Paul Greenberg

These days you don't have to believe anything in particular about race to be called a racist, for it's now used as just a general term of invective. Much as "Fascist!" or "Communist!" used to be all-purpose epithets for separate but equally uncreative types. To render a word meaningless, it is necessary only to use it promiscuously. It will soon lose its power.

When such terms lose their sting, others are needed to take their place. So another had to be invented to carry the opprobrium that Racist once did: Culturally Incompetent.

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Here in Arkansas, a judge who doubles as a demagogue when he tires of his day job -- the Hon. Wendell Griffen -- used the phrase not long ago to criticize the state's governor, Mike Beebe. It seems the governor had appointed a white instead of a black candidate to the state Supreme Court, and a white male at that. What a brazen violation of political correctness.

This was proof he was "culturally incompetent," according to Judge Griffen. Cultural Incompetence is the new, upgraded Racism; it has the advantage of sounding so much more scientific than mere racism.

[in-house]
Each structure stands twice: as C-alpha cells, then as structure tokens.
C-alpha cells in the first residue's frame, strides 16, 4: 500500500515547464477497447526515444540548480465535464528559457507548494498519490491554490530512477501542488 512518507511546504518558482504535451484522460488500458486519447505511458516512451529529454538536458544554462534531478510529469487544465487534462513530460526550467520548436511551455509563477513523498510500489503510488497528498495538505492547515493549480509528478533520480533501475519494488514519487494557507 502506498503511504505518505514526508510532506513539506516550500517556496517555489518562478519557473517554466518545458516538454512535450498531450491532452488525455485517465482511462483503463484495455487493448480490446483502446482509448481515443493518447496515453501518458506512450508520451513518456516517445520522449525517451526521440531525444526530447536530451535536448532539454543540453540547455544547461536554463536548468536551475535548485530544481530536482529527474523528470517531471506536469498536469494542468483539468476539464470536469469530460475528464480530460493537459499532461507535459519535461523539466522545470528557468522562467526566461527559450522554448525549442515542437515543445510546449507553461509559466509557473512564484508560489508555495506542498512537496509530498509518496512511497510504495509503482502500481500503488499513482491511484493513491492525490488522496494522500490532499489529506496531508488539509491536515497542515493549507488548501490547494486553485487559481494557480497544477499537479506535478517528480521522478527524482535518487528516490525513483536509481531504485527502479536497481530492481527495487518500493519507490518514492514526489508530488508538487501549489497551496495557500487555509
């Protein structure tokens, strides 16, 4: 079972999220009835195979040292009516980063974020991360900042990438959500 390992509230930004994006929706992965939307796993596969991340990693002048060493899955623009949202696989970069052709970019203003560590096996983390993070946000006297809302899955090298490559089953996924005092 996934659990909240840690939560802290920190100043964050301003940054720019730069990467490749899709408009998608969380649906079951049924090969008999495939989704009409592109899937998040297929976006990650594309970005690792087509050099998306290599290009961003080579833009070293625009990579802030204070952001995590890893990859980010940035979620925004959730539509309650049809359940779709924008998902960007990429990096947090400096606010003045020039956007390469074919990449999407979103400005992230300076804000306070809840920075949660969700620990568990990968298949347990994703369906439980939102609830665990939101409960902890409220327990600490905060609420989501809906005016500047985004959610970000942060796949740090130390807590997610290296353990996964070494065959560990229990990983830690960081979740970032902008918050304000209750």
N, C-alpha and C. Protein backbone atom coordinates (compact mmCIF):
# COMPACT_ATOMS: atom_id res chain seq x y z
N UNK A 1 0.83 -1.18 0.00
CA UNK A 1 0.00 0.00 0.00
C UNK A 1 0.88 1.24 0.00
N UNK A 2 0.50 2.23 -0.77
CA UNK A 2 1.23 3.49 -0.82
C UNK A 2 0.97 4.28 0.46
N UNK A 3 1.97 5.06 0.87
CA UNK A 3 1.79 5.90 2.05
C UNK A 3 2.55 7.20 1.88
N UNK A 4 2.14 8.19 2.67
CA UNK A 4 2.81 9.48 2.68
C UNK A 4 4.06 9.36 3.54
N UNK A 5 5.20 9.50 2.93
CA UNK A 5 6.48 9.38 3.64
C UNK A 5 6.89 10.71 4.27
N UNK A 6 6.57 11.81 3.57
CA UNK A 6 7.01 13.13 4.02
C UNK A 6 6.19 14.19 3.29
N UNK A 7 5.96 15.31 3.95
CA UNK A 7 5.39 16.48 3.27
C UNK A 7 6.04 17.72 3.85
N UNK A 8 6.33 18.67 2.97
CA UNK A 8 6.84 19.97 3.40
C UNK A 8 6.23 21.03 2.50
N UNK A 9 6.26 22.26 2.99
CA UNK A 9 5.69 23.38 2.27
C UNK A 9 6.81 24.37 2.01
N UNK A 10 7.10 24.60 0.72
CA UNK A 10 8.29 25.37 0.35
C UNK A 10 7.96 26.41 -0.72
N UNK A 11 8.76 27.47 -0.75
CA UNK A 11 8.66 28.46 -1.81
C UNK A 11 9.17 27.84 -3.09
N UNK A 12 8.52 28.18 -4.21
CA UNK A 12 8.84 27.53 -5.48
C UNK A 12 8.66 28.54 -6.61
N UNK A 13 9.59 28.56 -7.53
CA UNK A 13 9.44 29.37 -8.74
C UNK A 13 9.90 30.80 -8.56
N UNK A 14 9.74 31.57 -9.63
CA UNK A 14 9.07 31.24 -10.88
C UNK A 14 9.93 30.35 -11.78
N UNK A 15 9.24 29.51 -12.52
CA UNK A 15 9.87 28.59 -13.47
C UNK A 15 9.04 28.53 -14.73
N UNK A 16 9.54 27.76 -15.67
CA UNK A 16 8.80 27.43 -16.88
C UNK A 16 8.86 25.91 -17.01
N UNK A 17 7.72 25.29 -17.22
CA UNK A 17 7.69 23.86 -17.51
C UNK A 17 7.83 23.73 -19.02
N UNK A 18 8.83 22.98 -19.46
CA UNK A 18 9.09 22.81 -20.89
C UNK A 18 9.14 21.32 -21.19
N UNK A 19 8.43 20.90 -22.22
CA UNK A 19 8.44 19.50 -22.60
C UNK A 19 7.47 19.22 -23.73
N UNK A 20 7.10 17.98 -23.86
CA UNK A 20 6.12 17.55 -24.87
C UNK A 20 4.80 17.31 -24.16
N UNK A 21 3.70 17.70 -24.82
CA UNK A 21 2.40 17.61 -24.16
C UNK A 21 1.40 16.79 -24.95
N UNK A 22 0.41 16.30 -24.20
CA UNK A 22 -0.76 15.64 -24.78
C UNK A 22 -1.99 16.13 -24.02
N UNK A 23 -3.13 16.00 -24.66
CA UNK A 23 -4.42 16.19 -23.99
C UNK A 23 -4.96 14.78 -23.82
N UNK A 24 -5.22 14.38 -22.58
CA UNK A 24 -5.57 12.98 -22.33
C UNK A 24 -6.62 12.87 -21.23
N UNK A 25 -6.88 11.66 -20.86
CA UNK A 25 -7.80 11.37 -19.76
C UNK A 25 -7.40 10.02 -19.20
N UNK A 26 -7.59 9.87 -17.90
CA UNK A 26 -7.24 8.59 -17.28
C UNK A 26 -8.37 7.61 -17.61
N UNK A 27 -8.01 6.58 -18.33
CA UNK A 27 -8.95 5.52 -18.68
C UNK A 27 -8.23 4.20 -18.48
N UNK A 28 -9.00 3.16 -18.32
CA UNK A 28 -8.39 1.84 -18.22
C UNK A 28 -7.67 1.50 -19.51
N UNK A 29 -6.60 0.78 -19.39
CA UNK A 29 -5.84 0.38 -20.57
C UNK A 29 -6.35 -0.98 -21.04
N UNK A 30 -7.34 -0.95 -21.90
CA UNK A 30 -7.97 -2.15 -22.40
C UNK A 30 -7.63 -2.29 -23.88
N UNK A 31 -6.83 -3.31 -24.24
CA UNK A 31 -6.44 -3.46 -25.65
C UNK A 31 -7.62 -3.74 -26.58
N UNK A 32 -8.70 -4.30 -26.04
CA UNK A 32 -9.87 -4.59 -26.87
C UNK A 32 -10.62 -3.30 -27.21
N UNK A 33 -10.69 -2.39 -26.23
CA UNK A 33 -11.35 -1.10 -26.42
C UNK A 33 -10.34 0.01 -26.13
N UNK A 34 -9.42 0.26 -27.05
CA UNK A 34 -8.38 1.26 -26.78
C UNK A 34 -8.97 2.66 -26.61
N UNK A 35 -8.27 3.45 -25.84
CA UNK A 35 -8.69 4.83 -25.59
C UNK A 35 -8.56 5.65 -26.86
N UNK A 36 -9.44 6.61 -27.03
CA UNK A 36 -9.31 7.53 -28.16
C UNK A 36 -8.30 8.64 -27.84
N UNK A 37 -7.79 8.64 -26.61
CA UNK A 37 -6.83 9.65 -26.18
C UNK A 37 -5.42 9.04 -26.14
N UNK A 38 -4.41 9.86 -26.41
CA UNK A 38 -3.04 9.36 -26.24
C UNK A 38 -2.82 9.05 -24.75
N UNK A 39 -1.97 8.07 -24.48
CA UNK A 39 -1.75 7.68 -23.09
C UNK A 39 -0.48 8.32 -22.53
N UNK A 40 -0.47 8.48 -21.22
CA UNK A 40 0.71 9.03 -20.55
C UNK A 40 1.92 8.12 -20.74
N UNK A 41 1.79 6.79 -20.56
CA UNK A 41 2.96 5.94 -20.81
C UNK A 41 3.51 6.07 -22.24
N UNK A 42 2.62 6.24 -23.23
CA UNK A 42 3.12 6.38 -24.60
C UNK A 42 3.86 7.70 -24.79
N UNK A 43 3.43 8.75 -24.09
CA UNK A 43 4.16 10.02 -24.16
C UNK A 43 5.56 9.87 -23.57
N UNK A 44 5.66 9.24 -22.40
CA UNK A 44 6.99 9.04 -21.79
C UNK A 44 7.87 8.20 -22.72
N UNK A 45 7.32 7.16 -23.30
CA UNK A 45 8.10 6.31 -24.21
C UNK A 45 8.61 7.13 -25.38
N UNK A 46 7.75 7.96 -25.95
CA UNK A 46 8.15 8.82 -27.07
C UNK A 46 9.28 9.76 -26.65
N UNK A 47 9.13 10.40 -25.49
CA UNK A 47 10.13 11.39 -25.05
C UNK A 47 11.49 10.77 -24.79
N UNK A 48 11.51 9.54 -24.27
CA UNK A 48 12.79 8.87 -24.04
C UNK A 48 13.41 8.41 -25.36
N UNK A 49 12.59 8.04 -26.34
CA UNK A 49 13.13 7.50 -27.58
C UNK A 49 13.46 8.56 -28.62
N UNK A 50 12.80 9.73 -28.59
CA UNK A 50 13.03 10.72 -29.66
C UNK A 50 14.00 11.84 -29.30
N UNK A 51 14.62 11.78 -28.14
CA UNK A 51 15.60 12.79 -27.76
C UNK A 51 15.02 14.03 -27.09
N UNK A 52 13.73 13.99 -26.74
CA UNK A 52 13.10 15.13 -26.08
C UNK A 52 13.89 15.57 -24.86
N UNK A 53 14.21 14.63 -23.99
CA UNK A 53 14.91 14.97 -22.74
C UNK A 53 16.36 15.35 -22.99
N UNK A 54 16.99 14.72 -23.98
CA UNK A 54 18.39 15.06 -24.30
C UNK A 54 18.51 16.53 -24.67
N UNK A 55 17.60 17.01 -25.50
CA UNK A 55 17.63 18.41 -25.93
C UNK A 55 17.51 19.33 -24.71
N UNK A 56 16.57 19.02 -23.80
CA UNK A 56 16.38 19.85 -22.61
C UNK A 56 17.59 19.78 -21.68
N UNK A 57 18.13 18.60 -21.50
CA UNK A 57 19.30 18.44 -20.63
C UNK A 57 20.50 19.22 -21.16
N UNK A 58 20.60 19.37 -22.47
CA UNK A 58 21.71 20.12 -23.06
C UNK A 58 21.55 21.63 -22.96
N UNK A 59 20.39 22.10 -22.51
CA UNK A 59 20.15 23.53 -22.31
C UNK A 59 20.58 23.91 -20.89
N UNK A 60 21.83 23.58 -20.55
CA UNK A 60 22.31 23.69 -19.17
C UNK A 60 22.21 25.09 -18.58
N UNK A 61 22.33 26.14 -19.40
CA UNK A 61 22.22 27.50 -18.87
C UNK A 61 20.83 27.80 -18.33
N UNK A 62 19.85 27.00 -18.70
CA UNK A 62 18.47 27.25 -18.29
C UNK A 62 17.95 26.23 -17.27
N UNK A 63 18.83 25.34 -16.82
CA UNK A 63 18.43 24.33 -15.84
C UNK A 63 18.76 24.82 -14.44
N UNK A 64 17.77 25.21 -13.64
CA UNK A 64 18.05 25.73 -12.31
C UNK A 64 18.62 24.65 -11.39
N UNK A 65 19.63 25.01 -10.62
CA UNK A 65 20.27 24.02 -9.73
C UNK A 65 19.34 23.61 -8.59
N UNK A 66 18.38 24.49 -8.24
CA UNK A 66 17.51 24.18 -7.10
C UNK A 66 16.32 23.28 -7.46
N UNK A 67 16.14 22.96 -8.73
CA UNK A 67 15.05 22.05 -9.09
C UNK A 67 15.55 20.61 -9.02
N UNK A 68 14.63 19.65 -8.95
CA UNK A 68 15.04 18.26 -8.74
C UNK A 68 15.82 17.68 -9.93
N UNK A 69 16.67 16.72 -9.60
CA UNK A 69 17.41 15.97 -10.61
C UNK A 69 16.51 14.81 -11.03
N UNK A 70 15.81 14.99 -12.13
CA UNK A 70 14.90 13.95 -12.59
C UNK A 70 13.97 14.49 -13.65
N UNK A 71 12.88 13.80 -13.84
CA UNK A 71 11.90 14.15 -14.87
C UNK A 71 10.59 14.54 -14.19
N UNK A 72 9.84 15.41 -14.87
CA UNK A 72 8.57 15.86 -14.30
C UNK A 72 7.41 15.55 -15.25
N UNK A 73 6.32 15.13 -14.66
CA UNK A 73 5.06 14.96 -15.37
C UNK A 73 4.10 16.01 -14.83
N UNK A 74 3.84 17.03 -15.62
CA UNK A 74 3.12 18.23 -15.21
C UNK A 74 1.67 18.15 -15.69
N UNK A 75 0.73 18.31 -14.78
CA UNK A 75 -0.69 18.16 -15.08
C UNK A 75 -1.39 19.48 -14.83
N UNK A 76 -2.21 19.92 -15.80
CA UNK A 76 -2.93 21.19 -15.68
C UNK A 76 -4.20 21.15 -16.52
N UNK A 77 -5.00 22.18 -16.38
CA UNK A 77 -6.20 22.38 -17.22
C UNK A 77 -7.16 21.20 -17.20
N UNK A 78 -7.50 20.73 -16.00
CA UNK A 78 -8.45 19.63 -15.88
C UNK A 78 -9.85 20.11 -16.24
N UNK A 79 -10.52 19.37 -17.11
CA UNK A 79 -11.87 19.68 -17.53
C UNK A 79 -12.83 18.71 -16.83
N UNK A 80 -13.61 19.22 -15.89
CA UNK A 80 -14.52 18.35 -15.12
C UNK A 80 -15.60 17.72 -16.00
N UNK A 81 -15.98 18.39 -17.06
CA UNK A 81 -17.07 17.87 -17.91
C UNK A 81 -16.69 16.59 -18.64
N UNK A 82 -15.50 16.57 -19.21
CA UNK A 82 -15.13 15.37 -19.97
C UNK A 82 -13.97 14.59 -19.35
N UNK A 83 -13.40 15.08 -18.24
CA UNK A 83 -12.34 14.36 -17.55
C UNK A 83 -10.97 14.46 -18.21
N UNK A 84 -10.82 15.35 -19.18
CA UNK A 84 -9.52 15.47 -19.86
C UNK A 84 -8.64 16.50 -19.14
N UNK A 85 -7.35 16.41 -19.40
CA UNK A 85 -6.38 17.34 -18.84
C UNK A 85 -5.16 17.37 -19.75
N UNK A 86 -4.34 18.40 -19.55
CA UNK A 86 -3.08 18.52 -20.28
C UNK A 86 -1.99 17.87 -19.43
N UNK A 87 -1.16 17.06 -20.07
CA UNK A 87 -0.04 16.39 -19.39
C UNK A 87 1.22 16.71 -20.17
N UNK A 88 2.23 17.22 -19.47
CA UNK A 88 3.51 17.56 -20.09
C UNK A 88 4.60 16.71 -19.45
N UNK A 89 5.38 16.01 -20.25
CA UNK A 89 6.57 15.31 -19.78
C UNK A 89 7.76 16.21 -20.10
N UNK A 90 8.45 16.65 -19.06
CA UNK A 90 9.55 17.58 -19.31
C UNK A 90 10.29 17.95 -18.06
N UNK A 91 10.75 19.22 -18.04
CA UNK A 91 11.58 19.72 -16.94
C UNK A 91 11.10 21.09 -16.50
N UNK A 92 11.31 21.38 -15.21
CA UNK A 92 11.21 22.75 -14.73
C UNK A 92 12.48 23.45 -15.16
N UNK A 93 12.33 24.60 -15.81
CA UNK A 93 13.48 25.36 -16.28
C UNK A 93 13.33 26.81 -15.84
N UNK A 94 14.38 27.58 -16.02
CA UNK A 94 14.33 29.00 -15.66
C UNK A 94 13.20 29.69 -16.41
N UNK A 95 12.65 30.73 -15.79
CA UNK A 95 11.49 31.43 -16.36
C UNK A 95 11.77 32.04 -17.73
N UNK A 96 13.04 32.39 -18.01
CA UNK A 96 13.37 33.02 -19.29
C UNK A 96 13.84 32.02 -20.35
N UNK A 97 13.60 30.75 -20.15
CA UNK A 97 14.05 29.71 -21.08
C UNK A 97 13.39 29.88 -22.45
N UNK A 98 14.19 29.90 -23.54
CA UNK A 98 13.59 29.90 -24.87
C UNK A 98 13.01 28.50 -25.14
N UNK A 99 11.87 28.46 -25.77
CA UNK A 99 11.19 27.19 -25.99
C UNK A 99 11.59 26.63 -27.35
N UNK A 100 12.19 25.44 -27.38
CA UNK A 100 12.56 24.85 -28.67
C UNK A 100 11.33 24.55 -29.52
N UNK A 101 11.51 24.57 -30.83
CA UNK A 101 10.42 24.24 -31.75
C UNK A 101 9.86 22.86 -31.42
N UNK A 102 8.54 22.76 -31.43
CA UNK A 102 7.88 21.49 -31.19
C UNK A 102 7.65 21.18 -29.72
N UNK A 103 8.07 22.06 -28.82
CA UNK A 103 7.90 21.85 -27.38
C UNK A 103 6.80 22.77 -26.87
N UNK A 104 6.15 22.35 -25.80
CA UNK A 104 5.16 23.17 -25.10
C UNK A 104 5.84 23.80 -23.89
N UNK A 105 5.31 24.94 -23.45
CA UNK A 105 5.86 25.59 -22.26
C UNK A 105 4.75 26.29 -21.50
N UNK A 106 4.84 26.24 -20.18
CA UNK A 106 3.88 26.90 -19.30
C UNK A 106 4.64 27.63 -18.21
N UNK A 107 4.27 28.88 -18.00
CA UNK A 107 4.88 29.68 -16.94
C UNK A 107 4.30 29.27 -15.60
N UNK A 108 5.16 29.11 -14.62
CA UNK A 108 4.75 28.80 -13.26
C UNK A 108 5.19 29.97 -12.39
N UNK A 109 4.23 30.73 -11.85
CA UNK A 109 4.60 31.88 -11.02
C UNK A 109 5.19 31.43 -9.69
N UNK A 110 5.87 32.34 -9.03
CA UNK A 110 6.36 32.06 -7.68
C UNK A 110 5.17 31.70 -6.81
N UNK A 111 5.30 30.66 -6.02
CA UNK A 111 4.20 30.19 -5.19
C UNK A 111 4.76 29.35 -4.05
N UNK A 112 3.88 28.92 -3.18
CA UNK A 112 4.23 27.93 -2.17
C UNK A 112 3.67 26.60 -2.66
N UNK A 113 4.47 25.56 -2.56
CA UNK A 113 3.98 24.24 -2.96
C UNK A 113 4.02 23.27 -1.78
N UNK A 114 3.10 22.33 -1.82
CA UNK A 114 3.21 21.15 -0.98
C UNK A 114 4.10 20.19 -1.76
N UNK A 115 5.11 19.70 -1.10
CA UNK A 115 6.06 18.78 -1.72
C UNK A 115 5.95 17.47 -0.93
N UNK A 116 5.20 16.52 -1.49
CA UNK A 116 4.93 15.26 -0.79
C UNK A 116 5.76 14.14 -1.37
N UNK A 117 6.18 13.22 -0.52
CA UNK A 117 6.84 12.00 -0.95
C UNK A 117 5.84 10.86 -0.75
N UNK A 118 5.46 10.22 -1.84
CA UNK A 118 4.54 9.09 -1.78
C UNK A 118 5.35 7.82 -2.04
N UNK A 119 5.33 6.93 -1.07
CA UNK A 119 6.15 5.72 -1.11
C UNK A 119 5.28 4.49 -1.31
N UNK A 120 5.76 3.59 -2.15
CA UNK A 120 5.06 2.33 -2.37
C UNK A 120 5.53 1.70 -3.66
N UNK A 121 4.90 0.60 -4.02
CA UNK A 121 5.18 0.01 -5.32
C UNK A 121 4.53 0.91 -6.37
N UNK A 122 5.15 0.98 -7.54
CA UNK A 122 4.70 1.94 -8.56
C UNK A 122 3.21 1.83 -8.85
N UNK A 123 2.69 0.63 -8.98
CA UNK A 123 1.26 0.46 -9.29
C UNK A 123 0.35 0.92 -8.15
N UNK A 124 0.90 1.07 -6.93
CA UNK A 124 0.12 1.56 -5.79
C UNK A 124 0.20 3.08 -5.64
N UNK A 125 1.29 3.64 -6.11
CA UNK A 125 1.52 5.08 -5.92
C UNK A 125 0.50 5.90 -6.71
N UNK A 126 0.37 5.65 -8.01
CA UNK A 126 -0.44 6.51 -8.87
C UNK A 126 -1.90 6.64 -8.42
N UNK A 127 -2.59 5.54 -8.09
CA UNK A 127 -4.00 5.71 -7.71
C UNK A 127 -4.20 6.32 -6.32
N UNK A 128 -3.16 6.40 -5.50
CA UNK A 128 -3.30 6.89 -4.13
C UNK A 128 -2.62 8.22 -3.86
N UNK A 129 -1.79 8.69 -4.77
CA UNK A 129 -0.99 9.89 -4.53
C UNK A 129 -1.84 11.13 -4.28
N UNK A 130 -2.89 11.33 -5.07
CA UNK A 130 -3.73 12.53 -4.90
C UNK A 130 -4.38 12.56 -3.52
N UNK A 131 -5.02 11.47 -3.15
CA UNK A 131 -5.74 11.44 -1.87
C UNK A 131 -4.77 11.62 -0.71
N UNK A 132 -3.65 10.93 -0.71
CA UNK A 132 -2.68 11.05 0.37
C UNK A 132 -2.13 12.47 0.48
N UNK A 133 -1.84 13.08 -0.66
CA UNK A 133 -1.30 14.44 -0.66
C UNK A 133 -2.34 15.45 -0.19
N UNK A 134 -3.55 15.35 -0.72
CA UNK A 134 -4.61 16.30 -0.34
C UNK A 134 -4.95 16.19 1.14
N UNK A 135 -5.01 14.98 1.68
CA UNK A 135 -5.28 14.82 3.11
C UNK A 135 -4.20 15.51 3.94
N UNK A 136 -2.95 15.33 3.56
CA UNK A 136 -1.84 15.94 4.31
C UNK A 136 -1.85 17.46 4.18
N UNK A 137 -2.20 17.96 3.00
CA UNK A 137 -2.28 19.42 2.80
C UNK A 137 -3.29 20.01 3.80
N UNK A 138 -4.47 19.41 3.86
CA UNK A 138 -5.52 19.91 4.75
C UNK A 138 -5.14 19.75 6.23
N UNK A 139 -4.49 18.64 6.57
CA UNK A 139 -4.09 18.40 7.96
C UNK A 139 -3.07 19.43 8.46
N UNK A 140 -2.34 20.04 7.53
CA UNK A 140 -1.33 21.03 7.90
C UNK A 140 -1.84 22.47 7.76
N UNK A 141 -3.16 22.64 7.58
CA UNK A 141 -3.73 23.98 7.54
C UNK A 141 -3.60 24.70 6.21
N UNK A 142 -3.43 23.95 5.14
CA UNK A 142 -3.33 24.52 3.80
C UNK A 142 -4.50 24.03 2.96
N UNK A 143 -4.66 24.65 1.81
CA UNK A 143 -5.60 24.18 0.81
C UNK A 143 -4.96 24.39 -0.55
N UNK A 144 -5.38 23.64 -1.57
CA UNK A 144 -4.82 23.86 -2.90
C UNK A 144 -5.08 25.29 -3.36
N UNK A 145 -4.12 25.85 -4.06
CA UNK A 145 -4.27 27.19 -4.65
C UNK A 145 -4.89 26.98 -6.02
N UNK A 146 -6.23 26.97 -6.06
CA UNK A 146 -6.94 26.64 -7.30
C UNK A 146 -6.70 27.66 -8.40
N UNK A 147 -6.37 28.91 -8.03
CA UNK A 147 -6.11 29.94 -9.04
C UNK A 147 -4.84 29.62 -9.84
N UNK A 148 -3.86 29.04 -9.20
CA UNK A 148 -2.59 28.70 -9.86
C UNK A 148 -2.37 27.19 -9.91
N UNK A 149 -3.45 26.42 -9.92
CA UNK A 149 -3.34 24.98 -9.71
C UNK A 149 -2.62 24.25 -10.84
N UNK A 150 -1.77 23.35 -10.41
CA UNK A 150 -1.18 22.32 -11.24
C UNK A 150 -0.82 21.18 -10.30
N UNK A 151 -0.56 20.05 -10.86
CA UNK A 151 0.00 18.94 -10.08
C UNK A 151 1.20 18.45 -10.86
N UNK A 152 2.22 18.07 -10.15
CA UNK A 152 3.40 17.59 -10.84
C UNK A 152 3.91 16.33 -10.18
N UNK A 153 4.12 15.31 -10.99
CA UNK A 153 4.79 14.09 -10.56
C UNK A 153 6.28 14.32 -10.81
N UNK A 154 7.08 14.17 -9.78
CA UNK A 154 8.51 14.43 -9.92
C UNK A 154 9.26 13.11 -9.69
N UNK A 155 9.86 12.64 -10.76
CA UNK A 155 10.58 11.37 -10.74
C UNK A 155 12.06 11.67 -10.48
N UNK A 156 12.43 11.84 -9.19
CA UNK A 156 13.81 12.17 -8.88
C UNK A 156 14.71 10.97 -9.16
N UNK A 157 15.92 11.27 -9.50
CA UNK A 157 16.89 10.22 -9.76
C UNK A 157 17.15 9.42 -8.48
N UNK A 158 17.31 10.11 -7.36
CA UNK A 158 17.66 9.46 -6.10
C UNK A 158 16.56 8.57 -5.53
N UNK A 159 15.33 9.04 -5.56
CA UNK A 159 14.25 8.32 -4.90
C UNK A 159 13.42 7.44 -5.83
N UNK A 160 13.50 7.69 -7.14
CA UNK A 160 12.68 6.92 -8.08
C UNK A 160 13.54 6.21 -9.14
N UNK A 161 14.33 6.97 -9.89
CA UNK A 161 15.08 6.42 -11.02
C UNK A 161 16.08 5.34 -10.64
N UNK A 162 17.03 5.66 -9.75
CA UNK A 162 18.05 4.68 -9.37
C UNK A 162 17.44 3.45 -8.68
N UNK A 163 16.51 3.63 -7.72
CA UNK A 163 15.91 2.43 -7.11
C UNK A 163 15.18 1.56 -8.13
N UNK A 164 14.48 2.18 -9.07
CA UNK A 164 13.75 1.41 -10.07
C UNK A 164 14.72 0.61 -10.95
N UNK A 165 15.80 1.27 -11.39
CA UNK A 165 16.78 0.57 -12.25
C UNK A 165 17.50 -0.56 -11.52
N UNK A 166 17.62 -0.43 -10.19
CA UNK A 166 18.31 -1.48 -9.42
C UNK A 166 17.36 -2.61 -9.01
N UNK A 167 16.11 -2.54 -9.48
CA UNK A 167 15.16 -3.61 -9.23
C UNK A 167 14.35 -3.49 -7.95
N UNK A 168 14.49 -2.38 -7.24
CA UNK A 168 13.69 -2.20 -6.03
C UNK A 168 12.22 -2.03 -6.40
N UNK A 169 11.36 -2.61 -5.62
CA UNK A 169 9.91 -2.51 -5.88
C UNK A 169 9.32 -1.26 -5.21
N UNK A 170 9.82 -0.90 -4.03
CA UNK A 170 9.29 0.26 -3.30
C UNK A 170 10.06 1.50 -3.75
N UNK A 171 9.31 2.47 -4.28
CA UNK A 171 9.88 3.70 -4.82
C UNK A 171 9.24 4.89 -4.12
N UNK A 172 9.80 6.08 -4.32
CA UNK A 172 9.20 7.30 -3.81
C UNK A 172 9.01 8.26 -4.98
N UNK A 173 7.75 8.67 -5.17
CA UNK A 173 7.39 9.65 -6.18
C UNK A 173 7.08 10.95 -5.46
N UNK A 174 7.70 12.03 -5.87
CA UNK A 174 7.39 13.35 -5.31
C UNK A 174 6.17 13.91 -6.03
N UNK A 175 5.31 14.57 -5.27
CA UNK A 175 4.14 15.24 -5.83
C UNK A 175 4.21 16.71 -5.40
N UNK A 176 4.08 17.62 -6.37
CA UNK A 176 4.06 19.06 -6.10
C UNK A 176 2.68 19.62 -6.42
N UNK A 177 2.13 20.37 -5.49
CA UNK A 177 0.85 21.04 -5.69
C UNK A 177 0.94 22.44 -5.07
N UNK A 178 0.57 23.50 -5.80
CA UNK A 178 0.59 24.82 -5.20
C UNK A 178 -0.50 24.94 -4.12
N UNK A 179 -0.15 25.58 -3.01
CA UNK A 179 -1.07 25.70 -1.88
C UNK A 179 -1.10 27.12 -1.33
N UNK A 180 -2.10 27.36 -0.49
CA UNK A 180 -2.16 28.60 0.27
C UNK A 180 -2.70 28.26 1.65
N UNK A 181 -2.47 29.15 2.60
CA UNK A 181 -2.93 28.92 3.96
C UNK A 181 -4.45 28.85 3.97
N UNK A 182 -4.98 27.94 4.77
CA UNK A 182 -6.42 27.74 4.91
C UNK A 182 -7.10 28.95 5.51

So now those who do not discriminate on the basis of race, creed, class or sex, but just pick the appointee they consider best qualified regardless of race are called Culturally Incompetent. The phrase has an almost medical sound about it -- as if it were a diagnosis rather than an insult.

It is a rare moment when you're present at the creation of a new political slur. Catch phrases in politics tend to multiply in such numbers, like barnacles, that no one may be able to identify the precise moment when the first one attached itself to the ship of state. It's all you can do to just try to scrape them off.

A new pseudo-science dubbed Cultural Competence is springing up on the nation's campuses, especially in its departments and schools of education, where an inflated vocabulary long has been used to cover a multitude of ills -- from Social Promotion to Self-Esteem. This concept will soon enough filter down to state departments of education and local school districts. The way Diversity did. And like Diversity, it will soon enough become an industry complete with experts, consultants and subsidies from government and the larger corporations.

Paul Greenberg

Pulitzer Prize-winning Paul Greenberg, one of the most respected and honored commentators in America, is the editorial page editor of the Arkansas Democrat-Gazette.